1. Do you write on a typewriter, computer, dictate or longhand?

I write on my laptop.

  1. What are some of your favorite books/authors?

I don’t have a lot of specific books as favorites, more series than anything. I love the Drizzt series from R.A. Salvatore, the First Law Trilogy (and all his stand alone books too) from Joe Abercrombie, Magical Kingdom for Sale series by Terry Brooks, and the Lightbringer Series from Brent Weeks. The few individual books I could read over and over are The Book of Lost Things by John Connolly, The Martian Chronicles by Ray Bradbury, A Wrinkle in Time by Madeleine L’Engle, and any single book by Neil Gaiman.

  1. Are you currently reading any books?

Right now I’m reading Night of the Hunter by R.A. Salvatore.

  1. How can readers discover more about you and your work?

Facebook: https://www.facebook.com/angelblackwood13

Twitter: @angelblackwood1
Pinterest: dantea13

Interview with Author Joann Shevock

I introduce author Joann Shevock!

  1. What genre are your books? My primary field of work is fantasy fiction. I’m not sure of all the sub-genres so I really don’t know how to further classify my writings.
  2. What draws you to this genre? My favorite feature is the ability to be God-like. I get to create entire worlds along with the people and the creatures that inhabit them. I control their fate and that makes me feel empowered.
  3. What project are you working on at the moment? I currently have quite a few projects in the works. I’ll just talk about two of them. One is the sequel to a short story that I just wrote. The other is a novel that I’ve been working on and off for nine years.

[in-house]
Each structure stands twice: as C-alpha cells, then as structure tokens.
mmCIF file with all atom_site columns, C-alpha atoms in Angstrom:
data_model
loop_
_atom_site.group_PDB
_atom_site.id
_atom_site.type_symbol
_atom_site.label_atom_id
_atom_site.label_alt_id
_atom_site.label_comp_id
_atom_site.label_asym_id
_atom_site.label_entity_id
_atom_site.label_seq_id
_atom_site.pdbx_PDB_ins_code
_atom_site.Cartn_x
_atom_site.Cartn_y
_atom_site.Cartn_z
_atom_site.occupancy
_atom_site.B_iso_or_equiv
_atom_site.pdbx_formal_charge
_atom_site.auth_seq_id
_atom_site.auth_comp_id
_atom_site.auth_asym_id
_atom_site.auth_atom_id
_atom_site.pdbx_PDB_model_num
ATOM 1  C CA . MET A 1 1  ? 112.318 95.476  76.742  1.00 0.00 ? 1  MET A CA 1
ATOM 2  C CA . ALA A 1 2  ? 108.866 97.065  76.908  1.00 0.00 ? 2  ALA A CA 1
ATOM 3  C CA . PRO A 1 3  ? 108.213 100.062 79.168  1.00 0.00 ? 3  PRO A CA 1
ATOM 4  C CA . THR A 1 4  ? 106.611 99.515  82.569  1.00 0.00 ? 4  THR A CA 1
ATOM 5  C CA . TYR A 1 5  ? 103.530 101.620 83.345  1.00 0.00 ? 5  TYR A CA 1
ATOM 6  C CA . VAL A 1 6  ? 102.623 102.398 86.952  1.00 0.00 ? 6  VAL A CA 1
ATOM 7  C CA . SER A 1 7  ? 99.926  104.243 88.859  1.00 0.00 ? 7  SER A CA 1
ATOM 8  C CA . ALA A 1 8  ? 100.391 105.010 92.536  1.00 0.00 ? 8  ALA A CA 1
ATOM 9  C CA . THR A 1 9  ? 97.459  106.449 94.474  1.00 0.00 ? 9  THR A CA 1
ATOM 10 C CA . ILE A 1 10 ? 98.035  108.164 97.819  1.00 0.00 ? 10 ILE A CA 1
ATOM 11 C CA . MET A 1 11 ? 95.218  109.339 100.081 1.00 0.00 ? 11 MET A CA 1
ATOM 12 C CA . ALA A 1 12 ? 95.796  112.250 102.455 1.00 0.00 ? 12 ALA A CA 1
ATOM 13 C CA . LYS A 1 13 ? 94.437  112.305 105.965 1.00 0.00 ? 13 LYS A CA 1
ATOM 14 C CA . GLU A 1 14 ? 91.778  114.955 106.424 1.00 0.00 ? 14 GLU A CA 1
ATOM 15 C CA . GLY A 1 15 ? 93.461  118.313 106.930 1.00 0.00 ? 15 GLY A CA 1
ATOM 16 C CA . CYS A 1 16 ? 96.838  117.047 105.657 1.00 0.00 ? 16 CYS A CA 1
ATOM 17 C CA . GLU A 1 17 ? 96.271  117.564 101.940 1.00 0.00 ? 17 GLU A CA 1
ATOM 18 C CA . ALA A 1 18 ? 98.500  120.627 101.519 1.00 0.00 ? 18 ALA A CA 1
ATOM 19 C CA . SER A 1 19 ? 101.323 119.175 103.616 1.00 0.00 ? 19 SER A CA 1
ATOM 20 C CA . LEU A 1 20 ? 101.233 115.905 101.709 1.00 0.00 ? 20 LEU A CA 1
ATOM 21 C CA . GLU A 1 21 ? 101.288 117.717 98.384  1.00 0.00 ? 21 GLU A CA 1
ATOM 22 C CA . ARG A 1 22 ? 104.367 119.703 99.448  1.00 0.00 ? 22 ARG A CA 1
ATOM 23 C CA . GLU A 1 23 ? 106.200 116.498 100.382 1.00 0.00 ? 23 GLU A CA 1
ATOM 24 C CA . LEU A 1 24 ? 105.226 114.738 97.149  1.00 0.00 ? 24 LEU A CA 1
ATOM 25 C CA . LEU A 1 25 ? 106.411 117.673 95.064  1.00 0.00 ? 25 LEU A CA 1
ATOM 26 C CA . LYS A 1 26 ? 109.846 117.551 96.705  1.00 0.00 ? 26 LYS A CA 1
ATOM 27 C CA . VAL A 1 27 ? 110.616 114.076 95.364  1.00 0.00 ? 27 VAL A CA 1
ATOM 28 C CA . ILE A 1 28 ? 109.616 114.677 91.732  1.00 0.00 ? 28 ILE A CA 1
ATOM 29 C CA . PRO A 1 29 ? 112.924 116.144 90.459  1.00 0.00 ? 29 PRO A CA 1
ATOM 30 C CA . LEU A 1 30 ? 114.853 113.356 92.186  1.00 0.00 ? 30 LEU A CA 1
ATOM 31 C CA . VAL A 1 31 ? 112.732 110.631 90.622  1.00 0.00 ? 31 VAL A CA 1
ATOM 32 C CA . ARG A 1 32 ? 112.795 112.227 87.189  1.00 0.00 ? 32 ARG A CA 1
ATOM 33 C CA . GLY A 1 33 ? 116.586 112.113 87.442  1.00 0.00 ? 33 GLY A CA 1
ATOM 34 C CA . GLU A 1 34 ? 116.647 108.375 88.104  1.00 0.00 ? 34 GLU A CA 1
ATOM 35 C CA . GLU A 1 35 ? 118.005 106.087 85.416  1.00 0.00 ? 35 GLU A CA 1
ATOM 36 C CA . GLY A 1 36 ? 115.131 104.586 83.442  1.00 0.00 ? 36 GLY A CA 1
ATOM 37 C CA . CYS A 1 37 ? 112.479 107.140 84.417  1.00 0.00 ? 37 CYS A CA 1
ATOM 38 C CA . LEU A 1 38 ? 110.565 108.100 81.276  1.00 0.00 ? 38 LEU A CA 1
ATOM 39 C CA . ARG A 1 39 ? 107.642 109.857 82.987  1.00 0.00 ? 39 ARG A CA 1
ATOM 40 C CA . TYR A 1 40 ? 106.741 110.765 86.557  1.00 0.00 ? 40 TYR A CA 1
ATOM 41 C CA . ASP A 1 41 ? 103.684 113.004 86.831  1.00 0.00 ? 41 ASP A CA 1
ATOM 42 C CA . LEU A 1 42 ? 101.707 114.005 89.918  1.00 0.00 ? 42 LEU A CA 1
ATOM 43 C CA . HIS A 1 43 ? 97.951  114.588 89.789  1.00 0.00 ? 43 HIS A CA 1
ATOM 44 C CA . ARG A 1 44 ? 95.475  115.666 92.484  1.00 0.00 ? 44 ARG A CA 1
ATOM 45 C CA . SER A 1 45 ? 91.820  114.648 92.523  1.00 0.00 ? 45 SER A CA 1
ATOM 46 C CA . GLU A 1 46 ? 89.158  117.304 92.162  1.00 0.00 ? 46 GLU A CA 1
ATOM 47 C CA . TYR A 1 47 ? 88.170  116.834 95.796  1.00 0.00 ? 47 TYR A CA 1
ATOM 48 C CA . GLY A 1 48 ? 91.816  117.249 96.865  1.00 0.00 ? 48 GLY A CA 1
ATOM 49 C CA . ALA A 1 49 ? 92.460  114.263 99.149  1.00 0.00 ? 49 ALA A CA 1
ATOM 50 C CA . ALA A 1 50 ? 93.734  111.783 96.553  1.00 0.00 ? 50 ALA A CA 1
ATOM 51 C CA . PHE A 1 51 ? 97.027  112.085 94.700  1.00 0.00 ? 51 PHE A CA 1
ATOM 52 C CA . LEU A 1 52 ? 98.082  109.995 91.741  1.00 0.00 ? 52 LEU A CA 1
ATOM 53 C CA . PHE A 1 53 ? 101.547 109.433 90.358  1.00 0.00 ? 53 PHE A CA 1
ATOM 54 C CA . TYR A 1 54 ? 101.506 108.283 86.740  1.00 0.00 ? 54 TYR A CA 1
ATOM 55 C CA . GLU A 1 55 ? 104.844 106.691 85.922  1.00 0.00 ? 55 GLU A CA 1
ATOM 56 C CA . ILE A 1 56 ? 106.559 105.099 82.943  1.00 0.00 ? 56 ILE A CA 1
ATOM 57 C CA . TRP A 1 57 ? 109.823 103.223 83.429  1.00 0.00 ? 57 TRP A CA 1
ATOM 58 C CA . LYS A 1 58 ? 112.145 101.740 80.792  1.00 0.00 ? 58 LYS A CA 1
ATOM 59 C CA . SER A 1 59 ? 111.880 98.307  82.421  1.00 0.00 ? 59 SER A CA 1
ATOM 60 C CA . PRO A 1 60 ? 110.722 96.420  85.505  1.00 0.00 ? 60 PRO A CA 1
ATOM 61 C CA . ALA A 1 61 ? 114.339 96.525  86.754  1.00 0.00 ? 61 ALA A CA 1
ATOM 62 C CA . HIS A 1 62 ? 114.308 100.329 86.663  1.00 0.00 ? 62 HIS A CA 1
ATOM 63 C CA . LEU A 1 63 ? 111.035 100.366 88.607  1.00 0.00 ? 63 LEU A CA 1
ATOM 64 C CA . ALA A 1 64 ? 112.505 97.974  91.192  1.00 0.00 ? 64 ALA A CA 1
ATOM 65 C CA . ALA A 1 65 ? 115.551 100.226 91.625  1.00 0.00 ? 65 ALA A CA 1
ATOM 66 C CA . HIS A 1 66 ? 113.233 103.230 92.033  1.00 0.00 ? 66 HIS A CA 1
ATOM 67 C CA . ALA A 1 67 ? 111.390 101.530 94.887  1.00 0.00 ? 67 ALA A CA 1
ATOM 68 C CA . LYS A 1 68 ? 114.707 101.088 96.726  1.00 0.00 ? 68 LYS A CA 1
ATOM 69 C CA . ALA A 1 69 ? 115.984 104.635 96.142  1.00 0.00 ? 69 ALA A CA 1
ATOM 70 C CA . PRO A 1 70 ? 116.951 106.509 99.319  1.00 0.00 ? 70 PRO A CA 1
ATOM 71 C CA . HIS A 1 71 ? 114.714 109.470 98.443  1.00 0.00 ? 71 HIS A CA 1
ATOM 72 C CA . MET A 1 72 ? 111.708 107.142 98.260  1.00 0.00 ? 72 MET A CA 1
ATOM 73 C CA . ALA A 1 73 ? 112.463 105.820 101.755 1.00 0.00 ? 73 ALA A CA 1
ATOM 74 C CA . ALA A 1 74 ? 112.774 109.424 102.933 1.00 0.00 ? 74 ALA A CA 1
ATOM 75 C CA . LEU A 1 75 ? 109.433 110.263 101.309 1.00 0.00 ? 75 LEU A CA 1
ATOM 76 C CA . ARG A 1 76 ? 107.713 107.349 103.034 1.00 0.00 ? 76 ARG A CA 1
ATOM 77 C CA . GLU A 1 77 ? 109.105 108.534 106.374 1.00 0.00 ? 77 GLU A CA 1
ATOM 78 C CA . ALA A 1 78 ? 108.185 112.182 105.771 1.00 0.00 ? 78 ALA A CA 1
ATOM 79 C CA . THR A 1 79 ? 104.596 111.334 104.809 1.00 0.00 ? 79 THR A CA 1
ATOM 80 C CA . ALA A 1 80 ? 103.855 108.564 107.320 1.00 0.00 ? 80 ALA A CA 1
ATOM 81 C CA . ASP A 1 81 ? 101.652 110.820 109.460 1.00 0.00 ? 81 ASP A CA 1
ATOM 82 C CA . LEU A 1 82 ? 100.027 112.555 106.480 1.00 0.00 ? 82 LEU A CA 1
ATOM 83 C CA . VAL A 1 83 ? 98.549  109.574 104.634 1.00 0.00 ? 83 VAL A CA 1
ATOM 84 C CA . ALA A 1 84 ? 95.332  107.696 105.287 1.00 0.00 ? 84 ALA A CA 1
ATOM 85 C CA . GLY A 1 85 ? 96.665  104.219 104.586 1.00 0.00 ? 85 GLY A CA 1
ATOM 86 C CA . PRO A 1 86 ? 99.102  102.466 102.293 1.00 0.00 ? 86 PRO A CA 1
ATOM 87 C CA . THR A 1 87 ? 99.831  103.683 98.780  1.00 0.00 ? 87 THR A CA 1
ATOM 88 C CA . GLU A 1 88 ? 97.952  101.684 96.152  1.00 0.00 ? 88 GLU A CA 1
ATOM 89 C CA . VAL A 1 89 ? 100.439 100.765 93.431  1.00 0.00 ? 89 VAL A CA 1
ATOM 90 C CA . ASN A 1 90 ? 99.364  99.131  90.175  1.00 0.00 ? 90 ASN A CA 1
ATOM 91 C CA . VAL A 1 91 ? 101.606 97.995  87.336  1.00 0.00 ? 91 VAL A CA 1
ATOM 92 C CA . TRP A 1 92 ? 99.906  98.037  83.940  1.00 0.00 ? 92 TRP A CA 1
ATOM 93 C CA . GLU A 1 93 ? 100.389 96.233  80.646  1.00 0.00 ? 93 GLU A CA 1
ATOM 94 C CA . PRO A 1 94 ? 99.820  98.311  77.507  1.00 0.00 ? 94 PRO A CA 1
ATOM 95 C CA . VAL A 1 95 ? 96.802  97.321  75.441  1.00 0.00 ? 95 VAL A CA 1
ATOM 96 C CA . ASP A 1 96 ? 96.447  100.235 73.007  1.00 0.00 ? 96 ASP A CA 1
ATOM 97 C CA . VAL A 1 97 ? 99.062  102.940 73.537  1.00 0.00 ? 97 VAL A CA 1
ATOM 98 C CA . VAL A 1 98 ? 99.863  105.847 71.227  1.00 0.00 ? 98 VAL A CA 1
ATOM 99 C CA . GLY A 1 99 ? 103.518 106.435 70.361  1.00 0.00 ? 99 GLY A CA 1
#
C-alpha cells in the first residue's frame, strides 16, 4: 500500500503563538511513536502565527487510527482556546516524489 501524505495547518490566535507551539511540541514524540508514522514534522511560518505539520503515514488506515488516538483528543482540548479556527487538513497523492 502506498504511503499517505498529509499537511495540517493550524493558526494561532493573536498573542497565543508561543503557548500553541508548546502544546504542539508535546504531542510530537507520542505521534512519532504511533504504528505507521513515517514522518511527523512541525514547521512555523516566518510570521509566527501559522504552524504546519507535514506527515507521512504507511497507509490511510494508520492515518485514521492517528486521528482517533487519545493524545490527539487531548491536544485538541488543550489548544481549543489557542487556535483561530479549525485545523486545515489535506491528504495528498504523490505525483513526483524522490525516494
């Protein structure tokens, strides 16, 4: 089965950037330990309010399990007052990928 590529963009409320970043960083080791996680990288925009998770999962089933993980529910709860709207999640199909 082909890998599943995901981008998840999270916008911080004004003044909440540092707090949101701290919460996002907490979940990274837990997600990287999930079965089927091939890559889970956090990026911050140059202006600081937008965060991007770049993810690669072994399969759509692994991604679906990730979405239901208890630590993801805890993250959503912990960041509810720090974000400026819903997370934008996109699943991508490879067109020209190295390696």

Copyright © Joann Shevock
    Copyright © Joann Shevock
  4. What’s it about? It takes place in both an earthly and a heavenly realm. The story features conflict between the gods that filters down to the mortals by way of the son of a fallen god. The son who is weakened in his war against his godly relatives finds his way to earth. There he possesses a prince who is shunned by his father. The god controls an army of entities that kill off the king and the heir, which leaves the prince whom he “lives in” to rule the kingdom. The prince’s subjects rebel as the entity tries to gain total control of the prince. The prince is overthrown and exiled. The god and his host hide away in a place where the god grows strong enough to kill his host and begin his quest to take over both the earth and the heavens. As the army marches, word of the evil god’s return travels around the world. Mortals gather together to try and defeat the god before he can reach his “ladder” into heaven. The mortals have to call upon their secret weapon, the god’s sister that had been hidden away years ago. The gods search the universe looking for her, but it’s the mortals who can truly bring her home.